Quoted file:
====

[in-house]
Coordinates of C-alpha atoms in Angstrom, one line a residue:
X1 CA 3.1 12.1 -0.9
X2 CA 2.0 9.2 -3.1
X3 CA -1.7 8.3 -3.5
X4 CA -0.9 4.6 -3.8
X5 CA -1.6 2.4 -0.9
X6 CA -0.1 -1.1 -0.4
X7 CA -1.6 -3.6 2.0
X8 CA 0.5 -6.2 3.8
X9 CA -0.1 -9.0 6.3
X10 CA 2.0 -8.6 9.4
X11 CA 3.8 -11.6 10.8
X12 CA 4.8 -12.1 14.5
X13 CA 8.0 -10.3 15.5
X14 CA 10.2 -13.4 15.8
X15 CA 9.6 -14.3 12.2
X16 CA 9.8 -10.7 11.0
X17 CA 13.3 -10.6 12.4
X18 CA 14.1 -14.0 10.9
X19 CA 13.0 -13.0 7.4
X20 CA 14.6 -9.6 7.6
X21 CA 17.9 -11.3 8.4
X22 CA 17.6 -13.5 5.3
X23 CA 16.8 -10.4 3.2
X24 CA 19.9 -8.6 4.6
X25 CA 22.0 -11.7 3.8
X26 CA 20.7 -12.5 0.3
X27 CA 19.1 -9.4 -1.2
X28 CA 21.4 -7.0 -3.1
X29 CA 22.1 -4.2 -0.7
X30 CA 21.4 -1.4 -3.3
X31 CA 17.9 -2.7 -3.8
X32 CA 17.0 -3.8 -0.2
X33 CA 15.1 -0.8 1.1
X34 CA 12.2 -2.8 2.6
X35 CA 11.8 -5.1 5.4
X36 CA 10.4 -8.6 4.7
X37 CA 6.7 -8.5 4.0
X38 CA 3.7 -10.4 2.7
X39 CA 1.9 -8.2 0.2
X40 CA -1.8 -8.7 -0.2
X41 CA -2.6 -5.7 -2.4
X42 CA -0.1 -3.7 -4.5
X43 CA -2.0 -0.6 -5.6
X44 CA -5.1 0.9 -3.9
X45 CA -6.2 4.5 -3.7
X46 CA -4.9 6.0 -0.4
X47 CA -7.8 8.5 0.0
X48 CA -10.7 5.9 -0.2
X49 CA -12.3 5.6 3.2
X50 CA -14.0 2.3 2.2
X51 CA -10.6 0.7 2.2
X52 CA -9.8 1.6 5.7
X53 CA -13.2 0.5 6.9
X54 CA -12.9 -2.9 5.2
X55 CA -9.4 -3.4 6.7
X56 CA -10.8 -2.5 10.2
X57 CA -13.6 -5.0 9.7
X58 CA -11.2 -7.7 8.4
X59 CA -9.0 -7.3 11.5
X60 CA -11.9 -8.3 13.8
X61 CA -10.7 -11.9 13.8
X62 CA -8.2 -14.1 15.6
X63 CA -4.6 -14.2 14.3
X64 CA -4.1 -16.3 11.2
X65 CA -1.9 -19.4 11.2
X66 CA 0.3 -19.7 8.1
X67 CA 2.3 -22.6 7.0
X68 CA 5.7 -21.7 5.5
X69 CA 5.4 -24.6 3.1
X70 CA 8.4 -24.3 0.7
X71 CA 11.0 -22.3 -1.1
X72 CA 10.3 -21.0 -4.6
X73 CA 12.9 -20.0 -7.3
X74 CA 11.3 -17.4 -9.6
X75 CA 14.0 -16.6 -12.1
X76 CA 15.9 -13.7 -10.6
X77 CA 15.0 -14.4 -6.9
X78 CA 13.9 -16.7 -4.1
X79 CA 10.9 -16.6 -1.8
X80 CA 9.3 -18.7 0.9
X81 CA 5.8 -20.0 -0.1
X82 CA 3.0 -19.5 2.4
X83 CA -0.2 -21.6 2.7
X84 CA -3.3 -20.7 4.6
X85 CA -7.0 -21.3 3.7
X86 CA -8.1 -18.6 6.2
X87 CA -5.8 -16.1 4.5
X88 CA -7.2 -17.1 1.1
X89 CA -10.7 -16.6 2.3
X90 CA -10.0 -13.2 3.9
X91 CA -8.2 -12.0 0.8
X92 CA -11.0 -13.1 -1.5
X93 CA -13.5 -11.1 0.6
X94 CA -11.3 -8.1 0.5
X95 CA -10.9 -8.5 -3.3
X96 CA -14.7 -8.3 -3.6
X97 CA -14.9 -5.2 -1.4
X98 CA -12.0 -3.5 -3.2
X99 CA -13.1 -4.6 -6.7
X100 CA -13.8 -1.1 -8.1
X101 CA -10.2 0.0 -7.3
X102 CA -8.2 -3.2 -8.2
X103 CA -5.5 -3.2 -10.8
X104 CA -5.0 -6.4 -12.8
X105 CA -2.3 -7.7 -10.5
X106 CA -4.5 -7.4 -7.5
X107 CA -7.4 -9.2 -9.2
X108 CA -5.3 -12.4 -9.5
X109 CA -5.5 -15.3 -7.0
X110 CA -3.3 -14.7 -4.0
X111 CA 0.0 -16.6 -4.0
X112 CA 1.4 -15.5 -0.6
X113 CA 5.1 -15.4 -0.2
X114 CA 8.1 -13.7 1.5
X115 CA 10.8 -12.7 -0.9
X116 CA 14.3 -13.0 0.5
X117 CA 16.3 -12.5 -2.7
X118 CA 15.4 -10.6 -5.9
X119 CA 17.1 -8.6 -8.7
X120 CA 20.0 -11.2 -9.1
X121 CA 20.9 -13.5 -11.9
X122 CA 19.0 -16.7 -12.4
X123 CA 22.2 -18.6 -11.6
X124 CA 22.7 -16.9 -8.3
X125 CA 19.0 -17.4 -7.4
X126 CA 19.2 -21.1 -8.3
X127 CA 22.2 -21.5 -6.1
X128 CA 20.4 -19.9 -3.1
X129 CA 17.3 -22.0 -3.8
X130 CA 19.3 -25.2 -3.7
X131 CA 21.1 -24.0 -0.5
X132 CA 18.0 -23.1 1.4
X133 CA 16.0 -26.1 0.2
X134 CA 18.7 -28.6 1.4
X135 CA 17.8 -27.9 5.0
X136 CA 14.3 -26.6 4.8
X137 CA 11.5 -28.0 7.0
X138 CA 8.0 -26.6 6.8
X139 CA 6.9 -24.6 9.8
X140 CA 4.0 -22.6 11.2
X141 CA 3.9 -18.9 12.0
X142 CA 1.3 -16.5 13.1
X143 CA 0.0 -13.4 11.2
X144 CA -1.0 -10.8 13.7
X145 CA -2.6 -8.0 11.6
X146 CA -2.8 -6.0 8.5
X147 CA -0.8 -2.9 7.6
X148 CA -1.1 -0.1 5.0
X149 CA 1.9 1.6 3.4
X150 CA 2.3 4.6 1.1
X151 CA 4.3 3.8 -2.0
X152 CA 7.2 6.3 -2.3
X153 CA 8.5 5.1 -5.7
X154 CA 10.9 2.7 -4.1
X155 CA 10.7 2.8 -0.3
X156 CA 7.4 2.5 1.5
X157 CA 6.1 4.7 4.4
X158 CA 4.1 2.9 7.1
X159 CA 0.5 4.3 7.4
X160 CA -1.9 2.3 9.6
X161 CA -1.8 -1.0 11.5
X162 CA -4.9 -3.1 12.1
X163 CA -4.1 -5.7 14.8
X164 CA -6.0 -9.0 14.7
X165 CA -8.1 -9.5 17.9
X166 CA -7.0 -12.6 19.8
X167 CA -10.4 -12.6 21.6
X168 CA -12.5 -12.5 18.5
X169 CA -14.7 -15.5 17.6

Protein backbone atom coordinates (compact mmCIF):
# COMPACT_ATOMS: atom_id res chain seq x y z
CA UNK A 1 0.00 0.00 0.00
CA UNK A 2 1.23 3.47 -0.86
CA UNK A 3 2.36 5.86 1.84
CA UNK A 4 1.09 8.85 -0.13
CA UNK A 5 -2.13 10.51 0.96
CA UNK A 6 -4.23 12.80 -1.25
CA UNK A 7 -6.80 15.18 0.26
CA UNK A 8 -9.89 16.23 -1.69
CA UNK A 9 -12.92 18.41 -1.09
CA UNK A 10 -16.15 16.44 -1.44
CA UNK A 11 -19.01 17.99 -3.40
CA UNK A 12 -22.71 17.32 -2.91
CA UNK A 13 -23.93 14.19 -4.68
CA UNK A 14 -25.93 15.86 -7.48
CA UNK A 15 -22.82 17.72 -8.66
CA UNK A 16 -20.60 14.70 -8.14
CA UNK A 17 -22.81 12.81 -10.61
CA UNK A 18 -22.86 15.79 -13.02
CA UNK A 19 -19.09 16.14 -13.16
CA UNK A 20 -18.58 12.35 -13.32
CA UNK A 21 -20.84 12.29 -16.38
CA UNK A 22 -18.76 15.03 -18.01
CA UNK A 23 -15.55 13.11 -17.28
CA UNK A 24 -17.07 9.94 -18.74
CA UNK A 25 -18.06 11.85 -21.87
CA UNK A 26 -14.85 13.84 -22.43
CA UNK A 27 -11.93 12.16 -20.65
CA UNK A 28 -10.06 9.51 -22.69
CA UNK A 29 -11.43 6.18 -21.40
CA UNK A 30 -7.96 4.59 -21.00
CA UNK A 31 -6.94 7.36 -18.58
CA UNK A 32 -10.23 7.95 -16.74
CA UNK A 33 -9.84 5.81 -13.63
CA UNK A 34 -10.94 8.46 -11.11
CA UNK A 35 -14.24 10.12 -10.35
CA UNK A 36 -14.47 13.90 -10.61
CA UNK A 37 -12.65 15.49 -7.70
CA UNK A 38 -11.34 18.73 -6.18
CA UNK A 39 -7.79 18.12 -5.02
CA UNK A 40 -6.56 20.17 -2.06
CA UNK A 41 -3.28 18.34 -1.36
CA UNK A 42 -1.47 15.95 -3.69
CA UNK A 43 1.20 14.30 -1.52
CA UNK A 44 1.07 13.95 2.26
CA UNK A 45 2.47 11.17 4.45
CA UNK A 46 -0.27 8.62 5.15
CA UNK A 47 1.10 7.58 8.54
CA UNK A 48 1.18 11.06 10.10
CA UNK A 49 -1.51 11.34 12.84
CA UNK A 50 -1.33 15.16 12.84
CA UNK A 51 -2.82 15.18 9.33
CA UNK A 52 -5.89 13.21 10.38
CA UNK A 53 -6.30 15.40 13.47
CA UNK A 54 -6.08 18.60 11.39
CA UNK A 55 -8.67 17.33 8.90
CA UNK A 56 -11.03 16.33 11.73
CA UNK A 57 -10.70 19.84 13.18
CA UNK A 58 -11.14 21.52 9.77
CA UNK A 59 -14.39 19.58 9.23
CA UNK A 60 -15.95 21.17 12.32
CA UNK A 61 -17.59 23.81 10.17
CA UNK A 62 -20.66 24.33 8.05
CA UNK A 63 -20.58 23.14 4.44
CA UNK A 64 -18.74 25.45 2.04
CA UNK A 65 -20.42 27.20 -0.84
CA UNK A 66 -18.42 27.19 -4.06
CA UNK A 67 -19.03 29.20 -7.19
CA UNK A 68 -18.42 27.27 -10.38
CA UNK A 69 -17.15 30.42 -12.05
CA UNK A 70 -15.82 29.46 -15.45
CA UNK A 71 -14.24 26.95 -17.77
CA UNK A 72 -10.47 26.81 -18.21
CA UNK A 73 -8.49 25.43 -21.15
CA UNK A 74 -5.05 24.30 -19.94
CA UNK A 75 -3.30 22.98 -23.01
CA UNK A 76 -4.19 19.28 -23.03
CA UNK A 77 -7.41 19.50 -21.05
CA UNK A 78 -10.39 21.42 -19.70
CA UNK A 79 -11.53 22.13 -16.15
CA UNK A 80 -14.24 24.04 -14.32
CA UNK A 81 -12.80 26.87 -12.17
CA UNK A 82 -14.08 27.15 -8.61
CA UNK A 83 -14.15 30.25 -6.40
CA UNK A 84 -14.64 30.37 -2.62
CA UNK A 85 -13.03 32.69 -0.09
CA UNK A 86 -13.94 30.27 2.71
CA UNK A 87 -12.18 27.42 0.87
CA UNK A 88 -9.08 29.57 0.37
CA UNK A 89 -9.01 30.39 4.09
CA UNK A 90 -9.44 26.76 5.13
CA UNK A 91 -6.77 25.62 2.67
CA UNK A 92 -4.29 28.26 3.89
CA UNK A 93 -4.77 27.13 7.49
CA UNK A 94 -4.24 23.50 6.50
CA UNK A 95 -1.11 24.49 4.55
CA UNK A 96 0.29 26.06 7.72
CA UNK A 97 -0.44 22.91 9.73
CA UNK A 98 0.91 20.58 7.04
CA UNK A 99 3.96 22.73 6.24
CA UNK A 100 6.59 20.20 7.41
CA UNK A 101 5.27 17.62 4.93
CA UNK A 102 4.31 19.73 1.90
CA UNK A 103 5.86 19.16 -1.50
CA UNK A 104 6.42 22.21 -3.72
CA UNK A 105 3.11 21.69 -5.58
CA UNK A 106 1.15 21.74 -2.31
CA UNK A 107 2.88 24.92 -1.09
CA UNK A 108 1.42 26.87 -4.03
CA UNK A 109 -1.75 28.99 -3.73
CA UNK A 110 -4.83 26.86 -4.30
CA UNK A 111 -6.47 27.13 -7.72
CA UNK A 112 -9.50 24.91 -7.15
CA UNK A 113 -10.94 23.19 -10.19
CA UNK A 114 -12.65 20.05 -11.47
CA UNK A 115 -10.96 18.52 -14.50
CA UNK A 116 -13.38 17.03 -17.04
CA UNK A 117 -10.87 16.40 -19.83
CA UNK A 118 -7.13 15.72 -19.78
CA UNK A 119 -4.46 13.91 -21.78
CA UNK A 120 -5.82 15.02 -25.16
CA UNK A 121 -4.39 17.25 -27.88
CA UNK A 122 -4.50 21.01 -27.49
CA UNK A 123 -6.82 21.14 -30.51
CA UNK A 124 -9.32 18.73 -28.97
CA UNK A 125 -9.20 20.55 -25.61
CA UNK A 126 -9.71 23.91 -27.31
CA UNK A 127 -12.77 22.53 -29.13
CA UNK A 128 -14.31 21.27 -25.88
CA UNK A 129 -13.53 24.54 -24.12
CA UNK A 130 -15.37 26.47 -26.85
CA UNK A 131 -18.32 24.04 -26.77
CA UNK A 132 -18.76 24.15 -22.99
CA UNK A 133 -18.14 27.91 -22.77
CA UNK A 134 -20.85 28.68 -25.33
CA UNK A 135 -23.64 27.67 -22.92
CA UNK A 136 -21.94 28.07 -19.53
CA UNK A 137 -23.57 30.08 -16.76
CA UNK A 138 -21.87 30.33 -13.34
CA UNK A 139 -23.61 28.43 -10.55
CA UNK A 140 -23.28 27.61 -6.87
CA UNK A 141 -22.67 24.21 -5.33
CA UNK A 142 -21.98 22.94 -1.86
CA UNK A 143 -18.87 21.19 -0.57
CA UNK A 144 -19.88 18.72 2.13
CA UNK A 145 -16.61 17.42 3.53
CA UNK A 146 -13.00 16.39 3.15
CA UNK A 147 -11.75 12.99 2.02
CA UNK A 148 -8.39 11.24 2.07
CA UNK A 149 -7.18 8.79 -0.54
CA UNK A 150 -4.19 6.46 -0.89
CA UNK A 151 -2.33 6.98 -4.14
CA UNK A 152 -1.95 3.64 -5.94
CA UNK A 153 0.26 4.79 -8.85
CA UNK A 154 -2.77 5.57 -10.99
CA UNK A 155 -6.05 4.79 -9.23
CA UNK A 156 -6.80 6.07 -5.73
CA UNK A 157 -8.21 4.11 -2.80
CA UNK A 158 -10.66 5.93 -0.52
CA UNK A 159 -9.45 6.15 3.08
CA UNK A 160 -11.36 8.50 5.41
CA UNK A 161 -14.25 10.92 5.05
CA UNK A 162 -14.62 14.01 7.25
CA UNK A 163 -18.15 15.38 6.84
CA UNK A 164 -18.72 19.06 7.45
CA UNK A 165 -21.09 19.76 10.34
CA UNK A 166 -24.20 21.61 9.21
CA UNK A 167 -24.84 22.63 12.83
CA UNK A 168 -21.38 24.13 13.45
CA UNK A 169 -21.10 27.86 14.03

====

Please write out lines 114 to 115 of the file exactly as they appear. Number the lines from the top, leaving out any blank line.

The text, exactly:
X112 CA 1.4 -15.5 -0.6
X113 CA 5.1 -15.4 -0.2